Machine Learning in Trading – Down the rabbit hole

Blog entry by newly appointed Head of Analysis, Kevin Wong

During the last few years, there has been an increased attention to machine learning. As seen in the graph, interest really took off in the summer of 2016.

At Lind Capital, we see ourselves as open-minded, and therefore we had a natural curiosity to find out whether there was anything useful to us within this field.

Operating within the financial markets means operating in a very challenging environment. Lind Capital does not have external clients, hence we trade our own capital. We find small inefficiencies, trade frequently with a high degree of leverage in order to generate both high and stable returns. This requires high demands for our systems, analysis and traders.

Technology serves as the basis for our trades. We develop our own models and are very data-driven. Therefore, it is only natural to us that we continuously extend our expertise and competencies to new technologies and techniques, such as e.g. machine learning.

So what is this machine learning thing? To quote an expert in machine learning:

“Machine learning is the science of getting computers to act without being explicitly programmed” – Andrew Ng

The general definition of the field is quite broad and encompasses many other areas that are not directly related to trading.

To narrow it down, we define it as:

“The study for which to find a function, or a relationship, that maps from input X to output Y.”

In this way, it is similar to applying statistical and econometric models to forecast future price movements in financial markets, and therefore one can think of machine learning as expanding the toolbox to more exotic models.

One big difference between machine learning in trading and machine learning in places as Google, Facebook etc., is the amount of data and the signal quality in data. For a given stock, one might only have around 5,000 daily observations. If you combine that with a low signal-to-noise ratio the job suddenly becomes quite challenging. Pictures of cats have little noise compared to financial markets.

We began our journey by constructing a benchmark for which to evaluate the machine learning models on. On our first attempt, we simply used our trading signals as features in the model, turned a few nobs, and compared its predictions to our own.

The initial results piqued our interest. The results were positive. However, it was difficult to improve the initial results outside the training set.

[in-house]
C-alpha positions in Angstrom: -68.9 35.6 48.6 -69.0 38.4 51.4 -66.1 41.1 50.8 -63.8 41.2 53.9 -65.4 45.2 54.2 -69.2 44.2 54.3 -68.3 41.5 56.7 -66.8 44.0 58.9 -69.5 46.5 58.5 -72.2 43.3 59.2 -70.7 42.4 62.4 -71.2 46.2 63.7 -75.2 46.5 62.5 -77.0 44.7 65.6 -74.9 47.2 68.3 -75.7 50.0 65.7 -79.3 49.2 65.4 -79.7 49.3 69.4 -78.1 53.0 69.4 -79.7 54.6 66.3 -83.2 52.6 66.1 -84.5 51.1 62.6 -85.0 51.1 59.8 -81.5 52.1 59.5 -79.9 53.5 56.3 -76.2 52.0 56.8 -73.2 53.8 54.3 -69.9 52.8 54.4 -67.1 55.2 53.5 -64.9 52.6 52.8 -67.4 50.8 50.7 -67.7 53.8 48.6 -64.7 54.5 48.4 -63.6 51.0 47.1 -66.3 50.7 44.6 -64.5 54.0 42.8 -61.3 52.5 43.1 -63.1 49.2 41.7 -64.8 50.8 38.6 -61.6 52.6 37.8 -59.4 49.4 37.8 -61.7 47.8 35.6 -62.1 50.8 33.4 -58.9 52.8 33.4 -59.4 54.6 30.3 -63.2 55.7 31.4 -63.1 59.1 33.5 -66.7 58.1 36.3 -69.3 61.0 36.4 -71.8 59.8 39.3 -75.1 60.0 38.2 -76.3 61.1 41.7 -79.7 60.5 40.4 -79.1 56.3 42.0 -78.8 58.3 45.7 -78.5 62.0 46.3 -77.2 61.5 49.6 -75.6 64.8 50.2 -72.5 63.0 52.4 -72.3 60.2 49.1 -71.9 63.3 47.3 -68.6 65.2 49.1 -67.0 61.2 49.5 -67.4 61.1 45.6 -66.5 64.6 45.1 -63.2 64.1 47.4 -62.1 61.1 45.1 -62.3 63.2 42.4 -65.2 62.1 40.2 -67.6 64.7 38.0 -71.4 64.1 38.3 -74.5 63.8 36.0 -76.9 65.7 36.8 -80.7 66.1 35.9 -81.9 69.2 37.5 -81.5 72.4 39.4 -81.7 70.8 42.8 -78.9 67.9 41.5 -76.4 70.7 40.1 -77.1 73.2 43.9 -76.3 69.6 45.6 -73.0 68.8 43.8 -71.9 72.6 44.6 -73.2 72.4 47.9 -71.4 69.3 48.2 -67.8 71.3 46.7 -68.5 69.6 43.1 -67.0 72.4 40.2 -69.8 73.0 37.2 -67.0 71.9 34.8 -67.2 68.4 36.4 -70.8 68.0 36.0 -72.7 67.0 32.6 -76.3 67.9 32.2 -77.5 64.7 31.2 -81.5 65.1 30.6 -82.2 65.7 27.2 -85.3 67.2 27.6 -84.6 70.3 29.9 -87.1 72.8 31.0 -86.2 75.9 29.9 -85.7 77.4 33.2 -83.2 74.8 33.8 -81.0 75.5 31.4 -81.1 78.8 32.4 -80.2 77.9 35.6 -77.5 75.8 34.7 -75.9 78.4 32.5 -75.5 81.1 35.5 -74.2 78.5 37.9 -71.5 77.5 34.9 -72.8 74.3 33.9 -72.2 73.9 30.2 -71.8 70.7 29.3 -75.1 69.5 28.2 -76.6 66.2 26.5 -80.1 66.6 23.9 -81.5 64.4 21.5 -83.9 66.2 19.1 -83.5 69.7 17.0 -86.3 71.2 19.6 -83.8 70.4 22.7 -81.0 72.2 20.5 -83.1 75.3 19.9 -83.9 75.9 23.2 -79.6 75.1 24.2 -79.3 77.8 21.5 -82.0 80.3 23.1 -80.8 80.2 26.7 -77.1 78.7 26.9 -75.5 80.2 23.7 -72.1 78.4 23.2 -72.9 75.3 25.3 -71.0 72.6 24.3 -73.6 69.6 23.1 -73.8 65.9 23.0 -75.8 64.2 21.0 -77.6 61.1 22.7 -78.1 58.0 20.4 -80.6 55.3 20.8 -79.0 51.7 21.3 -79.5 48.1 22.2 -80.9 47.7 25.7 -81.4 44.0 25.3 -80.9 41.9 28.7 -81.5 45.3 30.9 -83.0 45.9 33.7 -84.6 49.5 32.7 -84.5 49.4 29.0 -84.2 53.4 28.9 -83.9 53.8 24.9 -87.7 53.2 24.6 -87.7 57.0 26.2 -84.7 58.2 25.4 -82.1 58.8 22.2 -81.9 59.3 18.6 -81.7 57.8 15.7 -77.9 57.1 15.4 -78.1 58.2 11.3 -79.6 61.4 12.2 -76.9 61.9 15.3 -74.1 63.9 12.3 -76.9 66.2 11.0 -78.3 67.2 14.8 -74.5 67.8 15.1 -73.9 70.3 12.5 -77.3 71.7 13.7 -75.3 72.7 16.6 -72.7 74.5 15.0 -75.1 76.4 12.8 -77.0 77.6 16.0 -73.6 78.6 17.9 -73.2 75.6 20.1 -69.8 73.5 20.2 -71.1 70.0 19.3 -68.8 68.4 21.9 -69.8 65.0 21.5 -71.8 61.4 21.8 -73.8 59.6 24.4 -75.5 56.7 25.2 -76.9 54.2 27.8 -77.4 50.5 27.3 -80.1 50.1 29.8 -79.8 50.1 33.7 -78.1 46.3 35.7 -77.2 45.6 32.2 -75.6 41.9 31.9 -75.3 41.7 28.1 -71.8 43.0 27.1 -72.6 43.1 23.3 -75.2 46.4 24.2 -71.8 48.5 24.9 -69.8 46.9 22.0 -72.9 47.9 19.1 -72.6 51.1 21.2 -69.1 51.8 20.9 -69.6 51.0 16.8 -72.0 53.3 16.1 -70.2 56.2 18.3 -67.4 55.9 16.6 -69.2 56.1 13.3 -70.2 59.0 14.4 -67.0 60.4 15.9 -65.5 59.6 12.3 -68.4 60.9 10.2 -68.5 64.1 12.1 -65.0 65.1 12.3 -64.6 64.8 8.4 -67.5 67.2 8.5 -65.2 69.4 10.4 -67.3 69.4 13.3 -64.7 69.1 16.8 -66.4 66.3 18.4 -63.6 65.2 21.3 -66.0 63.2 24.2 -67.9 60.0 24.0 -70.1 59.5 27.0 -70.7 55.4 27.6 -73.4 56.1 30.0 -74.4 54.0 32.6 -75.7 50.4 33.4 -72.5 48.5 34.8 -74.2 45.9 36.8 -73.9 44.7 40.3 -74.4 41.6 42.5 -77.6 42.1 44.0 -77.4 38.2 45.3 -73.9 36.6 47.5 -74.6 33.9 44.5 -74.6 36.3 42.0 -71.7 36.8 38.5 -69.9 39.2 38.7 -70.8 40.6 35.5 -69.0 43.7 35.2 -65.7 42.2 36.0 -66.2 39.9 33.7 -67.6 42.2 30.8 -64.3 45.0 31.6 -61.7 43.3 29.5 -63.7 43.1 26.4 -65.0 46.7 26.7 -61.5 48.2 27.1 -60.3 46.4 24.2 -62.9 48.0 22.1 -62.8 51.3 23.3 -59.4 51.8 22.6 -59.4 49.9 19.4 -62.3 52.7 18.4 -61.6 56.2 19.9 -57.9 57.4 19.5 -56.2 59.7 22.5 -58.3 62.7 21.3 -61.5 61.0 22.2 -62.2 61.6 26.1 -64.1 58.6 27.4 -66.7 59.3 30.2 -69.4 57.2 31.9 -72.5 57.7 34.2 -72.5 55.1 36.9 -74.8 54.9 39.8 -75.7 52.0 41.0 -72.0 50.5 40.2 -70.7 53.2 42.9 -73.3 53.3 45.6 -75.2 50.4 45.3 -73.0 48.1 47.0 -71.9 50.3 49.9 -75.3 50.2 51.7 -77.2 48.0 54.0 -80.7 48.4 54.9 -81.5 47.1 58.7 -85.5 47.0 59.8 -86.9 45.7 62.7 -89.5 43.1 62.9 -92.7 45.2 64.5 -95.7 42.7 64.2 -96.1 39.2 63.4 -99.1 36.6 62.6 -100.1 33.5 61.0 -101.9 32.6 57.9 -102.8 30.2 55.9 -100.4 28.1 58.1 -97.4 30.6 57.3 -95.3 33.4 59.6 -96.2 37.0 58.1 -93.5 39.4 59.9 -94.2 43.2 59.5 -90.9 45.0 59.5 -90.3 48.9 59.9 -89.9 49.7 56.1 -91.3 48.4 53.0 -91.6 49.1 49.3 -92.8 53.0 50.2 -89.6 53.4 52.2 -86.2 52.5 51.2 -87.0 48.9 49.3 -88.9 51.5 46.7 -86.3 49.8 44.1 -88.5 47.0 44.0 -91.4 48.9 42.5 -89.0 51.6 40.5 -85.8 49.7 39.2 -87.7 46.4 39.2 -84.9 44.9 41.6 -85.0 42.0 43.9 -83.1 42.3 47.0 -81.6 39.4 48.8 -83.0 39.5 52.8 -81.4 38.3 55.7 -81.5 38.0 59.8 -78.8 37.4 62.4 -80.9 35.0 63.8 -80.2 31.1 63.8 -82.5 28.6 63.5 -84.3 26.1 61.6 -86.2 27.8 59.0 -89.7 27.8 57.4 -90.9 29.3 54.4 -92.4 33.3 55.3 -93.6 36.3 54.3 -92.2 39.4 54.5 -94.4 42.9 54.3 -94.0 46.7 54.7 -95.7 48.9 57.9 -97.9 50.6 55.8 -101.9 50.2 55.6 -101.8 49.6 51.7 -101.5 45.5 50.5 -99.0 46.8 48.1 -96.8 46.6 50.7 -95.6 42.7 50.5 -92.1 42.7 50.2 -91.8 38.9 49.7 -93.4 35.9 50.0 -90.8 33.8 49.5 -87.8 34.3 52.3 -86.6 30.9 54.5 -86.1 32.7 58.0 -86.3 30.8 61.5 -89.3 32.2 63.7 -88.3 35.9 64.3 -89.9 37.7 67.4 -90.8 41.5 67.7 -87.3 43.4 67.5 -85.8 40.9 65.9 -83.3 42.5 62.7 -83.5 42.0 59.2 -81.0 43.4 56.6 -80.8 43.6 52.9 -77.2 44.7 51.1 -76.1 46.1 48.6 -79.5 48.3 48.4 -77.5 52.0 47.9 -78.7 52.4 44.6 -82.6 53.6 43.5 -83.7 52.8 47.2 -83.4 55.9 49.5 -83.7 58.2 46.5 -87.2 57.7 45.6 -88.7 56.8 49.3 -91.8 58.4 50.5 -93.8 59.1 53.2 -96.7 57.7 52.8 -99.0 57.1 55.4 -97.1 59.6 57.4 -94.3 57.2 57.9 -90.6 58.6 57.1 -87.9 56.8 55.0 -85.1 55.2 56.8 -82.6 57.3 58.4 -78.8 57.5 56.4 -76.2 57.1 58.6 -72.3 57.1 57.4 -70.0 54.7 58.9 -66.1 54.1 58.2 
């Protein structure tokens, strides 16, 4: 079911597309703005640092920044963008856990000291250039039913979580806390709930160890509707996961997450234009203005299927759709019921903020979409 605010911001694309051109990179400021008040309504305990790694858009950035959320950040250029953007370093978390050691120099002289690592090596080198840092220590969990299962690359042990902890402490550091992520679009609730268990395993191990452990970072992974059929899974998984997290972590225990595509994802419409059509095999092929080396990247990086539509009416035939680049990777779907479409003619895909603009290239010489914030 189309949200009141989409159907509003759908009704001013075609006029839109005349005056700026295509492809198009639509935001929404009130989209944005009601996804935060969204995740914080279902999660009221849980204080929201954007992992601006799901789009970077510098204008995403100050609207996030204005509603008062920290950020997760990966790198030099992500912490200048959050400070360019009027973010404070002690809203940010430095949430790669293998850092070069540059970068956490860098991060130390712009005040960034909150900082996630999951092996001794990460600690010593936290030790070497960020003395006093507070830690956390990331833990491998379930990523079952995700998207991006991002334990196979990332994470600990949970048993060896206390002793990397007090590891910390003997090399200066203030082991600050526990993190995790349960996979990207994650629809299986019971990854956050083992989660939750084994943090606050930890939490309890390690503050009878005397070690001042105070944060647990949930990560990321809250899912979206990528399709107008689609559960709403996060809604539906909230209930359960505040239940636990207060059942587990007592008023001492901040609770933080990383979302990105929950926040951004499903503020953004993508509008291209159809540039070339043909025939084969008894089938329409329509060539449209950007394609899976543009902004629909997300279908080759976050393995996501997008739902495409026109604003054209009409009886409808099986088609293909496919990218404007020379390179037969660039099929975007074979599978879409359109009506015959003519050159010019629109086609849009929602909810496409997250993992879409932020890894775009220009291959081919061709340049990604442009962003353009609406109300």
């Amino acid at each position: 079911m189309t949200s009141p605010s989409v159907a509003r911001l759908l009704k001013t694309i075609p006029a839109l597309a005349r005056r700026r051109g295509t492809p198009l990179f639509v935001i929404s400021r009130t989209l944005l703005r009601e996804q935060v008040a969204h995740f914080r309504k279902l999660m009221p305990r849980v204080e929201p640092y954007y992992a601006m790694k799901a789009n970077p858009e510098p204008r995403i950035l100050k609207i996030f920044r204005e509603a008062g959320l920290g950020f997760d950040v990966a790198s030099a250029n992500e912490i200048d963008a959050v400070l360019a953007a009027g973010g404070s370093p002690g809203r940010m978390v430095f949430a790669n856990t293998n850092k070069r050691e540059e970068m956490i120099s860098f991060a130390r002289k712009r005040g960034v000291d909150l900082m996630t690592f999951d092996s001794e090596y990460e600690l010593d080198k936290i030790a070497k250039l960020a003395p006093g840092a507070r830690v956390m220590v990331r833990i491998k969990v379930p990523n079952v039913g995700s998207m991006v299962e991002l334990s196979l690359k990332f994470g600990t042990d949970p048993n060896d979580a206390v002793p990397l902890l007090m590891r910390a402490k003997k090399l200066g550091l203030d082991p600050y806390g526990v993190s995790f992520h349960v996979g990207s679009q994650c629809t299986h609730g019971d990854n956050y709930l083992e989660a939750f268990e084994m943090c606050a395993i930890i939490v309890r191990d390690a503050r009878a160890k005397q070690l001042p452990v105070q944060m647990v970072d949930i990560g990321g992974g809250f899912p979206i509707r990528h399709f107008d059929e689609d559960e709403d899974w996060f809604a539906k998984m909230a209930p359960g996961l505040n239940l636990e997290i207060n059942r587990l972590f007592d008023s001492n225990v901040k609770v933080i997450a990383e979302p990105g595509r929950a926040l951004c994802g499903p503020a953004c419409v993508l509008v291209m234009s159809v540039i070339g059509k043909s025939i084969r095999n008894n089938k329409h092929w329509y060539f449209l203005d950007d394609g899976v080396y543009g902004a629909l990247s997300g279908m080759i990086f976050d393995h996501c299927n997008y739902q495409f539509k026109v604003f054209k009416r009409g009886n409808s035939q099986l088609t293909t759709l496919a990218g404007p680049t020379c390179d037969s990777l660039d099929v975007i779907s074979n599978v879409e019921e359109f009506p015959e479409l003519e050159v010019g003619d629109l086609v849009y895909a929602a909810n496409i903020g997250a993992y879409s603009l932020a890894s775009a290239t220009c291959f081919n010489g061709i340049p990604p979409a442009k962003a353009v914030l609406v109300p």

It was time to read up.

We began with the general machine learning literature for advice. Much of it was irrelevant to our specific problems. Only after sorting through the hype, did we find guidance.

You see, most machine learning models assume a structured dataset with predefined labels. This is called supervised learning.

For the structured dataset approach, a rough stepwise process is as follows:

1. Define your features, aka. independent variables, X’s so to speak.
2. Define your label, aka. the dependent variable, Y.
3. Choose your model, e.g. Random Forest, XGBoost, ANN etc.
4. Choose your objective function, mean squared errors, accuracy, log-loss etc.
5. Calibrate your model. Use time-series cross-validation, ensuring no data leakage with minimum overlapping labels. In short, make sure the model is correctly calibrated and not overfit the sample data.
6. The final test, verify results on virgin data.

Many articles enjoy discussing step 3. Deep Learning, XGBoost! Hype anyone?

Our experience tells us that if you want to have a genuinely working model, steps 1, 2, 4 and 5 must not be overlooked.

When the features are rubbish, the model will be garbage. If the label is inherently hard to predict, you are making life harder than it has to be. Remember to find a reason to believe in the dataset and leave wishful thinking to those that can afford it. Test and carefully select the objective function that reflects your expectations. If you are careless, you will be wasting time and you might let an otherwise solid model escape you.

Calibrate your model while making sure not to commit common modeling mistakes such as data leakage and selection bias. Proper practice is fundamental to create a truly successful machine learning model.

The steps are outlined sequentially, but are in practice continuously revisited, analyzed, transformed and tuned. In truth, the process is all but linear.

In the end, proper modeling in trading takes effort. To quote an industry expert:

“Finance is not a plug-and-play subject as it relates to ML applications. Anyone who tells you otherwise will waste your time and money.” – Marcos Lopez de Prado, Advances in Financial Machine Learning

At Lind Capital, we are always on the lookout to gain an edge. In every business area of the company, we always strive to challenge the existing and find new and better ways of doing business. Whether it is  trading, compliance, technology, or analysis. It is a constant battle to be ahead in the financial markets and necessitates a will to win in all aspects of Lind Capital.

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